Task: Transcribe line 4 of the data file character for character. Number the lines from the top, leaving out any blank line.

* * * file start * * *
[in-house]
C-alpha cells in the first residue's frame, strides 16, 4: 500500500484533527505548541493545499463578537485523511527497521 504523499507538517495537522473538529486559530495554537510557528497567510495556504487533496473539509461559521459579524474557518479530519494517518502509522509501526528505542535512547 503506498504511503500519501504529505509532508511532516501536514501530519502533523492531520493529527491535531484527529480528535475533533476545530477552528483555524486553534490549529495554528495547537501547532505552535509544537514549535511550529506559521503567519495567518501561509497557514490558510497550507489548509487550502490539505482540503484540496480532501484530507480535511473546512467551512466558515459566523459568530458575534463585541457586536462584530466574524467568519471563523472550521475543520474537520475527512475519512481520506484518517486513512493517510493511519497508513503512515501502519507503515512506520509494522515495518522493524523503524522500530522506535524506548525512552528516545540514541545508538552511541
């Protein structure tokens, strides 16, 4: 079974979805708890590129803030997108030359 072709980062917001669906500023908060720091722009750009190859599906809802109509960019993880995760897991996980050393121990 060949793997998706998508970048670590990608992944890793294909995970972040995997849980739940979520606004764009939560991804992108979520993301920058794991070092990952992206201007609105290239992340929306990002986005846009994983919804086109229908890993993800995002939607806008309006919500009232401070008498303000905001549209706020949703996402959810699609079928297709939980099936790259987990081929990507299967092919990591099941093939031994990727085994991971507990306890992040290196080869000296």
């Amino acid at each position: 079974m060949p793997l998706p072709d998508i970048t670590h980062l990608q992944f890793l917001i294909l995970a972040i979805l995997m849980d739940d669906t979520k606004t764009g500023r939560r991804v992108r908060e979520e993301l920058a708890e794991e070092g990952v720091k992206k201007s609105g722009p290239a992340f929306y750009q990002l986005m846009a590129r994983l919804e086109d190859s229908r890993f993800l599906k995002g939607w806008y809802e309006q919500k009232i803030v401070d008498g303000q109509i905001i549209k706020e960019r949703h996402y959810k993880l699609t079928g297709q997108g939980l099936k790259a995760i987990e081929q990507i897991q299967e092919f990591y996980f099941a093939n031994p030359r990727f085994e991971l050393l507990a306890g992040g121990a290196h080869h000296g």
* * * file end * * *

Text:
């Amino acid at each position: 079974m060949p793997l998706p072709d998508i970048t670590h980062l990608q992944f890793l917001i294909l995970a972040i979805l995997m849980d739940d669906t979520k606004t764009g500023r939560r991804v992108r908060e979520e993301l920058a708890e794991e070092g990952v720091k992206k201007s609105g722009p290239a992340f929306y750009q990002l986005m846009a590129r994983l919804e086109d190859s229908r890993f993800l599906k995002g939607w806008y809802e309006q919500k009232i803030v401070d008498g303000q109509i905001i549209k706020e960019r949703h996402y959810k993880l699609t079928g297709q997108g939980l099936k790259a995760i987990e081929q990507i897991q299967e092919f990591y996980f099941a093939n031994p030359r990727f085994e991971l050393l507990a306890g992040g121990a290196h080869h000296g």